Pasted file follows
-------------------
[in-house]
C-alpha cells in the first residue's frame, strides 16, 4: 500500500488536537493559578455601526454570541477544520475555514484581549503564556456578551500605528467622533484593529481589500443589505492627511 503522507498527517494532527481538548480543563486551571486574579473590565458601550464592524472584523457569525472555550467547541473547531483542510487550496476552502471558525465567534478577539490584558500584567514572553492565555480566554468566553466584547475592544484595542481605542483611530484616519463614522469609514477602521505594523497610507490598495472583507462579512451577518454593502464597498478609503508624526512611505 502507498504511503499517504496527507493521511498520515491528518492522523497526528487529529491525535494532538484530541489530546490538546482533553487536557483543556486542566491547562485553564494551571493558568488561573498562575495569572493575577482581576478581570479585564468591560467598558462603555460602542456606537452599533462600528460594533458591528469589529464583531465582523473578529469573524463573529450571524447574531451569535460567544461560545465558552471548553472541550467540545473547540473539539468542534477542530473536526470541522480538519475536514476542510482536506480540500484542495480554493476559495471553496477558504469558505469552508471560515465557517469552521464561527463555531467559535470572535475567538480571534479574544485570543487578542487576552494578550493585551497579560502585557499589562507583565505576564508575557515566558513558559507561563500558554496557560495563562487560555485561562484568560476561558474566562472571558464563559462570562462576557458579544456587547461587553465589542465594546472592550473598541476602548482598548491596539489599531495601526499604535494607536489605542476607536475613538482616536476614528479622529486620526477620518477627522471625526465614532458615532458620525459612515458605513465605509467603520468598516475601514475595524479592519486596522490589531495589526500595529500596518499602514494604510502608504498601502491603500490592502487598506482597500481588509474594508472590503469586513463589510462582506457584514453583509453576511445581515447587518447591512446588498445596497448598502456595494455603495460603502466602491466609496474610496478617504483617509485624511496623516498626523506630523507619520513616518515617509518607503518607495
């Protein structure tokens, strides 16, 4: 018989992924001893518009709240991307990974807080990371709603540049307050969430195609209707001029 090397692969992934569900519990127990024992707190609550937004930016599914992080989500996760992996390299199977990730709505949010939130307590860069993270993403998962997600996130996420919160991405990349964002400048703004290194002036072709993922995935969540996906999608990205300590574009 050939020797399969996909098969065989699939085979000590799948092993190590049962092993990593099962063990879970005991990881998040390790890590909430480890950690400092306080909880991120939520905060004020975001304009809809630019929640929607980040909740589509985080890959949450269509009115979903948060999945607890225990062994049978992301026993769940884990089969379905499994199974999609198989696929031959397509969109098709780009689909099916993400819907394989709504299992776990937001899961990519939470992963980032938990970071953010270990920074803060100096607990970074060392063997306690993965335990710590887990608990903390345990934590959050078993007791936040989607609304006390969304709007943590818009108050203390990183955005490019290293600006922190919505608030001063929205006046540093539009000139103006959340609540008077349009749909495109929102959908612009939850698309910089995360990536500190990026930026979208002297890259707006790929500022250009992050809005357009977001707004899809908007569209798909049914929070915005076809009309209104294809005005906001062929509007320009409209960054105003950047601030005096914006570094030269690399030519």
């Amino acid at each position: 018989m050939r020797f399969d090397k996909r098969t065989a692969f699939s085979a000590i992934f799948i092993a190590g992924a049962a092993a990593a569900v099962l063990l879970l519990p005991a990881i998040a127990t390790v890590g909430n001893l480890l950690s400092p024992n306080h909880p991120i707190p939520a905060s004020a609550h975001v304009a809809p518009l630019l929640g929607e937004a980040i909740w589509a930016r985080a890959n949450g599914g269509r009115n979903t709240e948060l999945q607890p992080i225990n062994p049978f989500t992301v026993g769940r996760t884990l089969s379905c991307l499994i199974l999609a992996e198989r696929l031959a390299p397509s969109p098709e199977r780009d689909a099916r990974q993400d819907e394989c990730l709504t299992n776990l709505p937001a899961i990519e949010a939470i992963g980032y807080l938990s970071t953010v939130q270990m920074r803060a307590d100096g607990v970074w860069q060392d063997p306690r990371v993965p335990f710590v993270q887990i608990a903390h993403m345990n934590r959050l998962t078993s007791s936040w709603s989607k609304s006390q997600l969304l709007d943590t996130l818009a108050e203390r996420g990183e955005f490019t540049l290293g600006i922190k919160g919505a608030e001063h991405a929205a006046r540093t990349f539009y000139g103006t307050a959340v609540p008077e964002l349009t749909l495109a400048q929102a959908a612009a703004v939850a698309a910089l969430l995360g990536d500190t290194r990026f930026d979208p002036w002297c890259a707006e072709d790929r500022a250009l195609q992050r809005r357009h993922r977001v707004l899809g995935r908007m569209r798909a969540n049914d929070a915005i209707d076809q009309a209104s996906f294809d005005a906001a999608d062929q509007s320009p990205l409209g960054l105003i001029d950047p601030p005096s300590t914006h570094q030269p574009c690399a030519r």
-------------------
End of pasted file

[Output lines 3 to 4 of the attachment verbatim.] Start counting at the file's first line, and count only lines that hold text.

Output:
């Protein structure tokens, strides 16, 4: 018989992924001893518009709240991307990974807080990371709603540049307050969430195609209707001029 090397692969992934569900519990127990024992707190609550937004930016599914992080989500996760992996390299199977990730709505949010939130307590860069993270993403998962997600996130996420919160991405990349964002400048703004290194002036072709993922995935969540996906999608990205300590574009 050939020797399969996909098969065989699939085979000590799948092993190590049962092993990593099962063990879970005991990881998040390790890590909430480890950690400092306080909880991120939520905060004020975001304009809809630019929640929607980040909740589509985080890959949450269509009115979903948060999945607890225990062994049978992301026993769940884990089969379905499994199974999609198989696929031959397509969109098709780009689909099916993400819907394989709504299992776990937001899961990519939470992963980032938990970071953010270990920074803060100096607990970074060392063997306690993965335990710590887990608990903390345990934590959050078993007791936040989607609304006390969304709007943590818009108050203390990183955005490019290293600006922190919505608030001063929205006046540093539009000139103006959340609540008077349009749909495109929102959908612009939850698309910089995360990536500190990026930026979208002297890259707006790929500022250009992050809005357009977001707004899809908007569209798909049914929070915005076809009309209104294809005005906001062929509007320009409209960054105003950047601030005096914006570094030269690399030519």
């Amino acid at each position: 018989m050939r020797f399969d090397k996909r098969t065989a692969f699939s085979a000590i992934f799948i092993a190590g992924a049962a092993a990593a569900v099962l063990l879970l519990p005991a990881i998040a127990t390790v890590g909430n001893l480890l950690s400092p024992n306080h909880p991120i707190p939520a905060s004020a609550h975001v304009a809809p518009l630019l929640g929607e937004a980040i909740w589509a930016r985080a890959n949450g599914g269509r009115n979903t709240e948060l999945q607890p992080i225990n062994p049978f989500t992301v026993g769940r996760t884990l089969s379905c991307l499994i199974l999609a992996e198989r696929l031959a390299p397509s969109p098709e199977r780009d689909a099916r990974q993400d819907e394989c990730l709504t299992n776990l709505p937001a899961i990519e949010a939470i992963g980032y807080l938990s970071t953010v939130q270990m920074r803060a307590d100096g607990v970074w860069q060392d063997p306690r990371v993965p335990f710590v993270q887990i608990a903390h993403m345990n934590r959050l998962t078993s007791s936040w709603s989607k609304s006390q997600l969304l709007d943590t996130l818009a108050e203390r996420g990183e955005f490019t540049l290293g600006i922190k919160g919505a608030e001063h991405a929205a006046r540093t990349f539009y000139g103006t307050a959340v609540p008077e964002l349009t749909l495109a400048q929102a959908a612009a703004v939850a698309a910089l969430l995360g990536d500190t290194r990026f930026d979208p002036w002297c890259a707006e072709d790929r500022a250009l195609q992050r809005r357009h993922r977001v707004l899809g995935r908007m569209r798909a969540n049914d929070a915005i209707d076809q009309a209104s996906f294809d005005a906001a999608d062929q509007s320009p990205l409209g960054l105003i001029d950047p601030p005096s300590t914006h570094q030269p574009c690399a030519r």